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6 Things to Know When Starting Therapy

Updated: Mar 20

Therapists have read the books, done the work and have the experience, but they haven't been on your journey, or know your experience; and this is where the two can come together.




Considering starting therapy, but not sure where, when or how to start? Therapy can feel daunting because it can feel like going into an unknown space, filled with uncertainty and intimidation. Therapists have read the books, done the work and have the experience, but they haven't been on your journey, or know your experience; and this is where the two can come together.


Here are 6 things to know when starting therapy that hopefully helps you feel a sense of comfort and certainty before entering the process.


1. It's okay to feel nervous.

Starting therapy can be nerve-wracking, like going on a blind date with your emotions. But remember, it's totally okay to feel nervous. Your therapist is there to help you feel comfortable and supported.

2. You might cry, you might not (and that's okay).


Therapy can bring up all sorts of emotions, from sadness to anger. Don't be surprised if you find yourself tearing up during a session. It's a sign you are tapping into some deep stuff, and it isn't always going to feel comfortable, but this isn't uncommon; and sometimes, things get worse before they get better. Often, people may expect to cry too, and it doesn't always happen. Be prepared to dive into your history, this is often where the challenges we face in present day have come from. Trust the process and you will arrive in a much clearer space.

3. Therapy isn't a quick fix; and every session isn't ground-breaking.


Therapy is more like a slow-cooked stew than a microwave meal. It takes time to see results, so be patient with yourself and the process. Rome wasn't built in a day; and neither is personal growth.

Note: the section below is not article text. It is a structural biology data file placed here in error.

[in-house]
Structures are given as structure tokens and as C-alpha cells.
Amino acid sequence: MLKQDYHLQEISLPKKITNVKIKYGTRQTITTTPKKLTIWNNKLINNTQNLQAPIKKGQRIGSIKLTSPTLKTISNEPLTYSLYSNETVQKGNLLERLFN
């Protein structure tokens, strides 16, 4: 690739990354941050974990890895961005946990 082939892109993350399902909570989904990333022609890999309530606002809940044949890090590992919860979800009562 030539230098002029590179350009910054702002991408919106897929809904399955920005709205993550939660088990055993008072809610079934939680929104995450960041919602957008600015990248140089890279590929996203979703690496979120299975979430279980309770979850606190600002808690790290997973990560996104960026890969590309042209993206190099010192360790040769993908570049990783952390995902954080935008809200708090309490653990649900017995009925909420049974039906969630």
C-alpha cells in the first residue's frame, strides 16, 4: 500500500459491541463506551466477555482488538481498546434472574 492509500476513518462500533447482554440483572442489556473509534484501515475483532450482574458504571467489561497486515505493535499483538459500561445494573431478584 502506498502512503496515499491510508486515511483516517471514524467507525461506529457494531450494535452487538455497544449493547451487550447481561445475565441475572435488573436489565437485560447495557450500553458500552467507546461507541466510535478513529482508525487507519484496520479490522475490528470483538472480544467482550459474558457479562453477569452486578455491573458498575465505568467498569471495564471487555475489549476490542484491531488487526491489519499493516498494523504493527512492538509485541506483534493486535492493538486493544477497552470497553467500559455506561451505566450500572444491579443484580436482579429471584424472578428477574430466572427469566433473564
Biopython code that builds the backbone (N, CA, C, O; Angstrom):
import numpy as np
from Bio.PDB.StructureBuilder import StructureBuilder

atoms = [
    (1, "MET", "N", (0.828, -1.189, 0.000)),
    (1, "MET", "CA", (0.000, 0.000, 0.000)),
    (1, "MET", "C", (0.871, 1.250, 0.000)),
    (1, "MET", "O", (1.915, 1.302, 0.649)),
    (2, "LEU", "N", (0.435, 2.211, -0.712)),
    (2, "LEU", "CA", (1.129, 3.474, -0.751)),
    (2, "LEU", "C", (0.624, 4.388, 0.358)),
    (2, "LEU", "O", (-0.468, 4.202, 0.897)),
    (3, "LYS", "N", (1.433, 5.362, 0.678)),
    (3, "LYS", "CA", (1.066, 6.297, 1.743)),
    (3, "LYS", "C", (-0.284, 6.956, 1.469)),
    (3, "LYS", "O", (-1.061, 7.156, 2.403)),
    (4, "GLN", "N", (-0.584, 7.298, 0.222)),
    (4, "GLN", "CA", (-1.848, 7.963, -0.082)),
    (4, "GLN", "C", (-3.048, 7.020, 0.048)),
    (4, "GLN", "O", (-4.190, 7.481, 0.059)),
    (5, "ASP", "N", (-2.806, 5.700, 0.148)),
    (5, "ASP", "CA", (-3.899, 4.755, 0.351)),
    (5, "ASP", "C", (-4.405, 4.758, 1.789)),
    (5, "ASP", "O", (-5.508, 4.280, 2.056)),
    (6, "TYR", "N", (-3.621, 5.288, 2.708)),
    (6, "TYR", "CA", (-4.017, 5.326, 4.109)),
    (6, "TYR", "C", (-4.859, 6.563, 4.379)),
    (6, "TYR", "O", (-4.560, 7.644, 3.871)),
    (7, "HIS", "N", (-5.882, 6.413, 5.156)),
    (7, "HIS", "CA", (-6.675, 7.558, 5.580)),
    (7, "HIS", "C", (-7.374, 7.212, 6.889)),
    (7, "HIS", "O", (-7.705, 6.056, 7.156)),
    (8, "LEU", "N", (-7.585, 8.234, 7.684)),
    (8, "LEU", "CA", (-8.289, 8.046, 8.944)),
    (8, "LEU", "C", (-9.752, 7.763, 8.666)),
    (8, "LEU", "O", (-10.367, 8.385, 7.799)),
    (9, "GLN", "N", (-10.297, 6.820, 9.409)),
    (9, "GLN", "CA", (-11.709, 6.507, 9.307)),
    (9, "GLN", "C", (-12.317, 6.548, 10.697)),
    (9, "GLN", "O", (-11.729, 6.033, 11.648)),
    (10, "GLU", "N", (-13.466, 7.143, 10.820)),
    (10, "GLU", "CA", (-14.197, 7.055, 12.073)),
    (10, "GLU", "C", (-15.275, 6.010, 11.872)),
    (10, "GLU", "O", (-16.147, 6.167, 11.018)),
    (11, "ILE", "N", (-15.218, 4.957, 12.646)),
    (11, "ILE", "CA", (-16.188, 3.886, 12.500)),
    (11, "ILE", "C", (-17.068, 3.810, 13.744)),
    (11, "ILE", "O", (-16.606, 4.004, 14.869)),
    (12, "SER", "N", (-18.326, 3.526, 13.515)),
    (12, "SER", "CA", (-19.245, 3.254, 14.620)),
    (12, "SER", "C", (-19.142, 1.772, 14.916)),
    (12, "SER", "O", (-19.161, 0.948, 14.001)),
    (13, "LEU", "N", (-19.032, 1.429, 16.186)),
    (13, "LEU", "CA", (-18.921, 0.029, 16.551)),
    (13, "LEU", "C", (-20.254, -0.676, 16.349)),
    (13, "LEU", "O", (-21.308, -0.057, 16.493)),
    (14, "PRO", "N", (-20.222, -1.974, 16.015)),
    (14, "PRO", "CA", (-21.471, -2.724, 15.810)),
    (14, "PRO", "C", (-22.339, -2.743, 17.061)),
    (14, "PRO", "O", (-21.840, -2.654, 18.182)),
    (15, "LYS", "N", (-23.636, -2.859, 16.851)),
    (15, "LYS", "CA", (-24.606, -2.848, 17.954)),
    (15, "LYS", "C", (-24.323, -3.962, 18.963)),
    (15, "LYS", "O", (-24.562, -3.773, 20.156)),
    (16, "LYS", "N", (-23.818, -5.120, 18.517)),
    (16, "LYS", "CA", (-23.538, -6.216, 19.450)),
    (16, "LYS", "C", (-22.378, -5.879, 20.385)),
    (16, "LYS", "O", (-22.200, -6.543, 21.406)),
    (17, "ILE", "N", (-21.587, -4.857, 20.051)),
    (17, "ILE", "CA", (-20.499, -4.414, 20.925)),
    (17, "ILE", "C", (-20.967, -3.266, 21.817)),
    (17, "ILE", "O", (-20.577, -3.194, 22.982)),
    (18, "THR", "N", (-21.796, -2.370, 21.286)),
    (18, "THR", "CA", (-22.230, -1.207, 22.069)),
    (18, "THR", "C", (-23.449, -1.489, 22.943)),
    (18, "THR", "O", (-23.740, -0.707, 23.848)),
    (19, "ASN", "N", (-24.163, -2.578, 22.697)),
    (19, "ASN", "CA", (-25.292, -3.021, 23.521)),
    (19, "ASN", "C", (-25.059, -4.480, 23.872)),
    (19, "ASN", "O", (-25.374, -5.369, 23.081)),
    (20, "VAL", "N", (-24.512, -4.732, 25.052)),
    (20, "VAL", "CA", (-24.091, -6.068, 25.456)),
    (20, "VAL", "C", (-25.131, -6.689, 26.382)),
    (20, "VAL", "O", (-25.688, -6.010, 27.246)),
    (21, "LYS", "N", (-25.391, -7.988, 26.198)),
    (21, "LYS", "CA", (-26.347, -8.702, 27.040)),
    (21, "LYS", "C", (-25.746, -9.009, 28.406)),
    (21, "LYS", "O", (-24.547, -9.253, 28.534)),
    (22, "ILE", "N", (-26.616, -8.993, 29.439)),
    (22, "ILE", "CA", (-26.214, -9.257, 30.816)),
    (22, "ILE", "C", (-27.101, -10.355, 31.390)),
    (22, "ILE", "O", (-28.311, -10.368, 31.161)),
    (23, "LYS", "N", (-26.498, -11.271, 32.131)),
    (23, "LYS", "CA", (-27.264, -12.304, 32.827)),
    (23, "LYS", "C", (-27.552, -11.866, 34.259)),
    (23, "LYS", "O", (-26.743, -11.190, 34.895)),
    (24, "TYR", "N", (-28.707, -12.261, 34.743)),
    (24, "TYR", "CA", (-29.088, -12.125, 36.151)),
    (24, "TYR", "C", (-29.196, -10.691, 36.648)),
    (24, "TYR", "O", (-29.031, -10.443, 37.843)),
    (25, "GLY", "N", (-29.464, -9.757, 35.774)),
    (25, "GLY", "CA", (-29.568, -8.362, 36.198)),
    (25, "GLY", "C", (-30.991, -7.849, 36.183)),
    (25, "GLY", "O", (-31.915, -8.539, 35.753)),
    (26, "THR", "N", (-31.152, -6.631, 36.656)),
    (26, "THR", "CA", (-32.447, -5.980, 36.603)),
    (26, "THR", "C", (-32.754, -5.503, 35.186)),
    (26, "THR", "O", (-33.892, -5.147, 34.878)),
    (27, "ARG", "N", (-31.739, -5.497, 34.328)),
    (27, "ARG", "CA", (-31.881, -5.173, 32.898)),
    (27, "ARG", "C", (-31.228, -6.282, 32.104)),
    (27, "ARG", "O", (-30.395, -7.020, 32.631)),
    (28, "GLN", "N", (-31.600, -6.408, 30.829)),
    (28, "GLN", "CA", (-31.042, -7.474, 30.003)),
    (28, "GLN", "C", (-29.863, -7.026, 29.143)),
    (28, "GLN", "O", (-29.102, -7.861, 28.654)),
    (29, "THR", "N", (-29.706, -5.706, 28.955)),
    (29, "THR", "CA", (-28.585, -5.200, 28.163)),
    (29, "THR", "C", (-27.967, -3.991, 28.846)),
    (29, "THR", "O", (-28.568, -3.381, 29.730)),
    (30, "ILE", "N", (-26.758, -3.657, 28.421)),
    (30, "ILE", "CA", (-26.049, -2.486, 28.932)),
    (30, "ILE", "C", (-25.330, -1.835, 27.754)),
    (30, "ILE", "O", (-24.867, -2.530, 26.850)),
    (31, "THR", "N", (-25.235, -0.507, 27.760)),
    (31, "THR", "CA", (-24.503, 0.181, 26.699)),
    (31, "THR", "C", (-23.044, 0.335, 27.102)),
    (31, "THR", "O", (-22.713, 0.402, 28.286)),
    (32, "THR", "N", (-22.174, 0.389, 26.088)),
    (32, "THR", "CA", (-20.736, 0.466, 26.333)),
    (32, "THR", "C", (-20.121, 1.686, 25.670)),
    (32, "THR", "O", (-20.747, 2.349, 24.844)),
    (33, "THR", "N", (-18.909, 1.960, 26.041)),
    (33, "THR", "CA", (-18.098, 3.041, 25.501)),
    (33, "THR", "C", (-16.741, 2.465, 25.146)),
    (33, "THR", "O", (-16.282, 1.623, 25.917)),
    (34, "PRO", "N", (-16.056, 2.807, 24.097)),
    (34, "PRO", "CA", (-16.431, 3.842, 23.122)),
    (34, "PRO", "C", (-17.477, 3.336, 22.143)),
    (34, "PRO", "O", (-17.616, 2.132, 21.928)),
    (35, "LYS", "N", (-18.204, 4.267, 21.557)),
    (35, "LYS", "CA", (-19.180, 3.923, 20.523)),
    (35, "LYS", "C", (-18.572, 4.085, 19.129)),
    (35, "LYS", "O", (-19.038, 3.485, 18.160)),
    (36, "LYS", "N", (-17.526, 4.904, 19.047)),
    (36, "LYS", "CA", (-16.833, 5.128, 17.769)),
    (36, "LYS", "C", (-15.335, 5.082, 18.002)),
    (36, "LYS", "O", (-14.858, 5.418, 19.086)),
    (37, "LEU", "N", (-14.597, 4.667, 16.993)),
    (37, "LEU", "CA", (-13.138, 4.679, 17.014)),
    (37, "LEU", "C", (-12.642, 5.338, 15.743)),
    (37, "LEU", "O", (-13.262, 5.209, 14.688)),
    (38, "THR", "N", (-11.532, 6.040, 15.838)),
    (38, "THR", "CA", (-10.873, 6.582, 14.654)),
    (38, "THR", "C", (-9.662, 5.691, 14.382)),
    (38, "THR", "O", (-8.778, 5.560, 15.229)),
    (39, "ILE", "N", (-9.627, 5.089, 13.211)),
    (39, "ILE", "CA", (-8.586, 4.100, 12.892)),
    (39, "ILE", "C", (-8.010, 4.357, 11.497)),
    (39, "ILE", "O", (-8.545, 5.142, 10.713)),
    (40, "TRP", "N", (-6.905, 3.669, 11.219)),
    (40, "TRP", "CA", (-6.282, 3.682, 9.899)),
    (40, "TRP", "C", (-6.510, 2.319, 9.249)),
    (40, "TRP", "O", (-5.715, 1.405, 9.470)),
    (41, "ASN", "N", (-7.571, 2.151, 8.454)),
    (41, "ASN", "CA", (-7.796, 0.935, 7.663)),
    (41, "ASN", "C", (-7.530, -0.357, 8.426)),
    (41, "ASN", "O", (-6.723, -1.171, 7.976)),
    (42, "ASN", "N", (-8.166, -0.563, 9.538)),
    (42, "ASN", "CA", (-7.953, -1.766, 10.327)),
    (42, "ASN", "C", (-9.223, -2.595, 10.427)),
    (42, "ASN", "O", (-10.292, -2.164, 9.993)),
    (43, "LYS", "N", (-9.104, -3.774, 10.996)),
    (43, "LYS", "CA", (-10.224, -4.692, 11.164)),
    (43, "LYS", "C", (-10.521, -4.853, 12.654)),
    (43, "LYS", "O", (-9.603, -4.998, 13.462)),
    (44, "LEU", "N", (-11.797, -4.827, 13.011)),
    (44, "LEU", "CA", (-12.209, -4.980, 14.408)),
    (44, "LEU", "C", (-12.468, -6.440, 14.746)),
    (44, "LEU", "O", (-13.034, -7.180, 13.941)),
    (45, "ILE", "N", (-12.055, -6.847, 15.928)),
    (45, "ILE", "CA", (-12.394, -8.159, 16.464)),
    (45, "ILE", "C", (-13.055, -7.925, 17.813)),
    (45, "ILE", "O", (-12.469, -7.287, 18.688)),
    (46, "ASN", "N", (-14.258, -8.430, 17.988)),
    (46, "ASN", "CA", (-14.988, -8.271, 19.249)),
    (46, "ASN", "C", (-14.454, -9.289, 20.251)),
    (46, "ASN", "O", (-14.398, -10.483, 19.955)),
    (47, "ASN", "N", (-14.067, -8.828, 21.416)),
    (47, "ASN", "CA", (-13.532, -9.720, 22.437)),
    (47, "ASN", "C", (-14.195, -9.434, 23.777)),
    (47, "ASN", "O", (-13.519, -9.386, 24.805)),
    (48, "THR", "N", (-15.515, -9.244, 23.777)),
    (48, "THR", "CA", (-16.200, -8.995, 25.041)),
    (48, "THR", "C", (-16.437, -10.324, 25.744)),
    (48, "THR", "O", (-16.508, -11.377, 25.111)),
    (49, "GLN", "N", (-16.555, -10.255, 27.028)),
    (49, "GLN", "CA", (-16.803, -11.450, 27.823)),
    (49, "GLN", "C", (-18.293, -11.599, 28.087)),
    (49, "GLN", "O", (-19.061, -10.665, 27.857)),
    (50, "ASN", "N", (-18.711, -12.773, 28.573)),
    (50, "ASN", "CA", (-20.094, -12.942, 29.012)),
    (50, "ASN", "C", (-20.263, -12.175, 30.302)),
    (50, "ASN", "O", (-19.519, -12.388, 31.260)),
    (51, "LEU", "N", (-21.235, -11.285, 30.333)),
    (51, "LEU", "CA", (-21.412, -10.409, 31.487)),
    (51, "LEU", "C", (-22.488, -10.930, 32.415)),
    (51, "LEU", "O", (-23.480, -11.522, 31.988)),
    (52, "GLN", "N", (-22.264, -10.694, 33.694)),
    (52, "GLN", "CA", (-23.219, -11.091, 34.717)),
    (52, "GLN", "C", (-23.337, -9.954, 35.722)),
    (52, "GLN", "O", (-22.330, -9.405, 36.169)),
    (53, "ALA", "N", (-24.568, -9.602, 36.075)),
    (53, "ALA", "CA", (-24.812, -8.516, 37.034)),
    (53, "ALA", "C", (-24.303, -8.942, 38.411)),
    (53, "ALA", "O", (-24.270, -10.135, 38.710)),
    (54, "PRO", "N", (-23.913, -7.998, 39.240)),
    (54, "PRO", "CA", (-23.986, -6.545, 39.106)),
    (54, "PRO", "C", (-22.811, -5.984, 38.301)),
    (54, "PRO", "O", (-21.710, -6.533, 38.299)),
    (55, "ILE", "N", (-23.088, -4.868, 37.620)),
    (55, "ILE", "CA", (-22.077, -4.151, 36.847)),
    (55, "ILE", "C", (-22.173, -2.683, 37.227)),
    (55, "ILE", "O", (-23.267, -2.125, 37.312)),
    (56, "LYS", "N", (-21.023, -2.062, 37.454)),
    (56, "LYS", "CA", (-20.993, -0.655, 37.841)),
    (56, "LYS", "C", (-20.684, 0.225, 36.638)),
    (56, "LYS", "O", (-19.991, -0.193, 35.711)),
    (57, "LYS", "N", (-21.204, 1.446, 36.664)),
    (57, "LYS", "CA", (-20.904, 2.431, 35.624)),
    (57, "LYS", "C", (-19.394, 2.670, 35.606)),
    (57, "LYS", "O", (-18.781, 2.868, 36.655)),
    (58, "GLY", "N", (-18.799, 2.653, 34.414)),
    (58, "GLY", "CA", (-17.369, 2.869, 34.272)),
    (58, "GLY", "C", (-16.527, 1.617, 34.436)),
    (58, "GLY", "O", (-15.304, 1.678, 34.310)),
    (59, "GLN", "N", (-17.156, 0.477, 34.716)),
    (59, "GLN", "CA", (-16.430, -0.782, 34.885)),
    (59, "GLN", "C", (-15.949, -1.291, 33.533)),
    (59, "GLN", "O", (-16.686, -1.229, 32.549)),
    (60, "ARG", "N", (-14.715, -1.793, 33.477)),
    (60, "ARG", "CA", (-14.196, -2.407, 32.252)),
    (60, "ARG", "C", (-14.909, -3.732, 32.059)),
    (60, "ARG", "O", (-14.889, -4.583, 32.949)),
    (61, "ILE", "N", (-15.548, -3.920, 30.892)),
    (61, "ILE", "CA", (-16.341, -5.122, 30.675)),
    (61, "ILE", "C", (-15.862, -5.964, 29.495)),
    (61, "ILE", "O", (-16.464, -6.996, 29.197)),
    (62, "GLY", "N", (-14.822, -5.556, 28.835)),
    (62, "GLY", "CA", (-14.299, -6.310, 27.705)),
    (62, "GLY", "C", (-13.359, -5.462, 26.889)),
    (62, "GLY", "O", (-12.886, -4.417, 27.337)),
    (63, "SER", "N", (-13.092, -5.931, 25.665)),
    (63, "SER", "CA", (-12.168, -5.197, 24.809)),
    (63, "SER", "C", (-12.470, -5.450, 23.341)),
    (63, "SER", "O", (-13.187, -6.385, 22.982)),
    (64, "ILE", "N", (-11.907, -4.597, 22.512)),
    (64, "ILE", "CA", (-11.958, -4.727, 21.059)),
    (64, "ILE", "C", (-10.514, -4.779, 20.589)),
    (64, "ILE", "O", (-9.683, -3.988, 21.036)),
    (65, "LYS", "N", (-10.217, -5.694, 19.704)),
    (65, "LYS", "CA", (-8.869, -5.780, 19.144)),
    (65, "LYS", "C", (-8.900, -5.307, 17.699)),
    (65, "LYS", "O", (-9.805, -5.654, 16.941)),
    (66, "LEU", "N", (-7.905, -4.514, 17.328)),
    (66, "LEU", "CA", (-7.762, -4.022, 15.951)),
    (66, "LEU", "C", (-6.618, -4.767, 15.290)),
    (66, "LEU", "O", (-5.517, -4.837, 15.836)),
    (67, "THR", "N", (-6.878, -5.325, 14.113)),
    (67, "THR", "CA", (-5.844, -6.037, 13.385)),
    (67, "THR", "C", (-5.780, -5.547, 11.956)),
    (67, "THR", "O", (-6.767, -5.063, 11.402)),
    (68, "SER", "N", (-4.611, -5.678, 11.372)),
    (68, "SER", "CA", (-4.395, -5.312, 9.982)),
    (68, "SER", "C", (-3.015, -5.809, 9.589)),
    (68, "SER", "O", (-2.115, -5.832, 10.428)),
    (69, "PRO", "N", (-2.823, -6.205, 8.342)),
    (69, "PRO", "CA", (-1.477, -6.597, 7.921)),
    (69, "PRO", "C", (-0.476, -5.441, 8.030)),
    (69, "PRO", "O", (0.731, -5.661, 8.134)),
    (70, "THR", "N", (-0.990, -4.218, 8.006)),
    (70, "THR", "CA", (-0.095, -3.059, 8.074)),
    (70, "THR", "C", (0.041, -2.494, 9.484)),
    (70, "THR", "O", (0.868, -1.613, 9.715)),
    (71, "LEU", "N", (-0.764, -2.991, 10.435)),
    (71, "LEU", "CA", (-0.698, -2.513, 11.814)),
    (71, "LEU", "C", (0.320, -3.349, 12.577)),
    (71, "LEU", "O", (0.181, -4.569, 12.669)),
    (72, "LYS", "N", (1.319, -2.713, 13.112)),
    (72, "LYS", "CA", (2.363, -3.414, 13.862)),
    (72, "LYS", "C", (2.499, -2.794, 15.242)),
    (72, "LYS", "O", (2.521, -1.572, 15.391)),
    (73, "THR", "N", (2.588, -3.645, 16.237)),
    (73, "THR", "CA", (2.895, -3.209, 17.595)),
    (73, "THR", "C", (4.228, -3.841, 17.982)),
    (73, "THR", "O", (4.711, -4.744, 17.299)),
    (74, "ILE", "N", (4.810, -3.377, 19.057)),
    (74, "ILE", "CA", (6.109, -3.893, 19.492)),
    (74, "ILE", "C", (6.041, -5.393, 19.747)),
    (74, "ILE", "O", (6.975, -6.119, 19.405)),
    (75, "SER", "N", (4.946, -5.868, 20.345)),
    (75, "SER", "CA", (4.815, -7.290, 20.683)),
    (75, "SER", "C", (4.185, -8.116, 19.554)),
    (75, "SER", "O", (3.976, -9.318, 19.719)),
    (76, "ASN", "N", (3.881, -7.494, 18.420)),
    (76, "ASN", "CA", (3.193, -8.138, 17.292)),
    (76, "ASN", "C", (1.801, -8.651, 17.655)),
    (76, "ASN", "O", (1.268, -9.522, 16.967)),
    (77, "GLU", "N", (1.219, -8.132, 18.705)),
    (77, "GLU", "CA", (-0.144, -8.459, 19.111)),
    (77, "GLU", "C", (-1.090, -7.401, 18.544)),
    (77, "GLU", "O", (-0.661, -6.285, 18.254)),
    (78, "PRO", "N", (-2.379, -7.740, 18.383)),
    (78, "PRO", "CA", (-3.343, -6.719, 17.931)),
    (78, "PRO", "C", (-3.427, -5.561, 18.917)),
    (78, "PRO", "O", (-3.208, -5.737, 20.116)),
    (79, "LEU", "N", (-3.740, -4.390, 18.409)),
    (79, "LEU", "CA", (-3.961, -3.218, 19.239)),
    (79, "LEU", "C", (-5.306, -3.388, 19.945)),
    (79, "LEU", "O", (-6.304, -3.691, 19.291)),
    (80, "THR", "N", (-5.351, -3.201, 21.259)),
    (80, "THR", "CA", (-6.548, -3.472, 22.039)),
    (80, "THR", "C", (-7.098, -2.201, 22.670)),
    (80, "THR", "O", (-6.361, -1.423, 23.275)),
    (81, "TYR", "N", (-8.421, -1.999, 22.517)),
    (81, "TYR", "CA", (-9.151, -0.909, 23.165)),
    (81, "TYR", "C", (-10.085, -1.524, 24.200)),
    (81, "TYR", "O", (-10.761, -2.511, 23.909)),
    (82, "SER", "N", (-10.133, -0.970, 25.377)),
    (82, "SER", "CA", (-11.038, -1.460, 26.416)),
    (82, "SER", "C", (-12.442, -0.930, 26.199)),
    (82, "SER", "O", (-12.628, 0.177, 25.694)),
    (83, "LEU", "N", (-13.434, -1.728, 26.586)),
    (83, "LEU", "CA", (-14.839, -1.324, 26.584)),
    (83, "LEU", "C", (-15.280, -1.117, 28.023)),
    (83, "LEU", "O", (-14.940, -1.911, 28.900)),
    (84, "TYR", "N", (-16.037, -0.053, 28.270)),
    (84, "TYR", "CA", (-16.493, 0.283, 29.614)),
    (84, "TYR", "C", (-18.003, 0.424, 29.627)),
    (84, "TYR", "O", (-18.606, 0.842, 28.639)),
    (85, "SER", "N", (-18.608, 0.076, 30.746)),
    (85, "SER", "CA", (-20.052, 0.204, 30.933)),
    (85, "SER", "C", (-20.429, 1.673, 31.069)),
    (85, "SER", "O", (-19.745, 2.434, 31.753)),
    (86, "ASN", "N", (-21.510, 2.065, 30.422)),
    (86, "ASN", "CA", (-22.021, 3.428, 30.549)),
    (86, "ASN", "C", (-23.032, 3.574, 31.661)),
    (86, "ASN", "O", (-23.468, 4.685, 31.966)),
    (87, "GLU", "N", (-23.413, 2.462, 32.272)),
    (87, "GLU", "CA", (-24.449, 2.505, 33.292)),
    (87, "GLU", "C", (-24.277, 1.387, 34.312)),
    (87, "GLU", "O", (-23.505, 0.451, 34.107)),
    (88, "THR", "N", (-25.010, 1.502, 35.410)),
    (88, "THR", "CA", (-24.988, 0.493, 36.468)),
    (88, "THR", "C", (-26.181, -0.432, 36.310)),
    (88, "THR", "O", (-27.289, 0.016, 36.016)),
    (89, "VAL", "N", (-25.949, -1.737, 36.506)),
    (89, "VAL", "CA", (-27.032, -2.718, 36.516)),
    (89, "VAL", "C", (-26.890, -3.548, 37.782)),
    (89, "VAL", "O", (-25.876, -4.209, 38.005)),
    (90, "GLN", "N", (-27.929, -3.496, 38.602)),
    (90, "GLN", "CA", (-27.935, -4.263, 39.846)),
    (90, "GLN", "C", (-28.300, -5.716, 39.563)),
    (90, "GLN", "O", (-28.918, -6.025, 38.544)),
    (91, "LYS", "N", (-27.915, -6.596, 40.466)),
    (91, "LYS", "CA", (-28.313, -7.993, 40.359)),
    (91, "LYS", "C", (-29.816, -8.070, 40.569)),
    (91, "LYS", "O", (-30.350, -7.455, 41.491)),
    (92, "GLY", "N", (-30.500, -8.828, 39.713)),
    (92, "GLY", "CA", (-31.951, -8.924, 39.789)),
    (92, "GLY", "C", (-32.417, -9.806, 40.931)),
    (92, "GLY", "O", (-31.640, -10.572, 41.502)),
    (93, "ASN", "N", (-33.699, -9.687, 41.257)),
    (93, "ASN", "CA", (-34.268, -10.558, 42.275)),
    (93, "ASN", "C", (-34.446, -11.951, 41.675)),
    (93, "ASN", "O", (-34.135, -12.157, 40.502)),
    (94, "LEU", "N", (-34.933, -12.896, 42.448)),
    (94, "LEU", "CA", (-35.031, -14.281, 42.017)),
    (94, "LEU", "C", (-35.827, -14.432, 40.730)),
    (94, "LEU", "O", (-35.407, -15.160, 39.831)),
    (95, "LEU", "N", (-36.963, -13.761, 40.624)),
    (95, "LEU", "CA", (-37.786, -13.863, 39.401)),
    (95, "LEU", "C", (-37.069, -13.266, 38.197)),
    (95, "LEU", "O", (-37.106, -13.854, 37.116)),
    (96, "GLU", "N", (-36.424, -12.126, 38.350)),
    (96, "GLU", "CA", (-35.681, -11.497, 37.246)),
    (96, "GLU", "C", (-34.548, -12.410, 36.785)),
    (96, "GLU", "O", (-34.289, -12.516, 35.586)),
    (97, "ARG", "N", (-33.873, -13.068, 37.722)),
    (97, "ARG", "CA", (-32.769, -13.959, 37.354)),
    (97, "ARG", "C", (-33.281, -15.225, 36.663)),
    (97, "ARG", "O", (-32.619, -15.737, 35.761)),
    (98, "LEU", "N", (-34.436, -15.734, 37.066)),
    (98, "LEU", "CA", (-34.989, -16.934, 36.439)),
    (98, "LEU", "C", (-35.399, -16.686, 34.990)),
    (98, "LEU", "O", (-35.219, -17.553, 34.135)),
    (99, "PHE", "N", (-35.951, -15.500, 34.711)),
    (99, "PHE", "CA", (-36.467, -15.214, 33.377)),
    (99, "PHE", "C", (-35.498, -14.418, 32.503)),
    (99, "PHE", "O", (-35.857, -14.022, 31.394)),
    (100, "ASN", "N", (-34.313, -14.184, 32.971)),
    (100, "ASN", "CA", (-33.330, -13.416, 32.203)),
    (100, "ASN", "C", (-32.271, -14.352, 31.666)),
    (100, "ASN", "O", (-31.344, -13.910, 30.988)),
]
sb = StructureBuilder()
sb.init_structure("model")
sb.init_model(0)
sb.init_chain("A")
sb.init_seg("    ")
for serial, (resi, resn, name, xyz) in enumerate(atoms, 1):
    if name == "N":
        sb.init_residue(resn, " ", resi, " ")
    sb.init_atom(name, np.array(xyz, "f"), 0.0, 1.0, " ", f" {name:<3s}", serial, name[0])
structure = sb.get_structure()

4. You don't have to have all the answers straight away; and neither does your therapist.


You don't need to have everything figured out before you start therapy. In fact, not knowing what's going on is often why people seek therapy in the first place. Your therapist has been on many journey's, but never on your journey. Your therapist is there to help you untangle the mess and find some clarity.


5. Having a pre-therapy list and post-therapy journal can be helpful.


Sometimes, having a list of things to take to therapy can be helpful. This could be reoccurring thoughts or situations. You might not cover all of it, or any of it depending how your session flows; but having a structure can help ease pre-therapy nerves. Similarly, post-therapy journaling can help reflect on what came up for you, what was discussed, or what you'd like to continue exploring. A lot of work happens outside of the therapy room, too, so it may be helpful in-between sessions.

6. It's not just for "big" problems.


Therapy isn't just for people with "big" problems like anxiety disorders or depression. It's for anyone who wants to improve their mental health and wellbeing, whether you are struggling with a specific problem or just need someone to talk to. There's no problem to small for therapy.



Want to find out more? Contact me with any questions you have, and I'll be sure to answer them.





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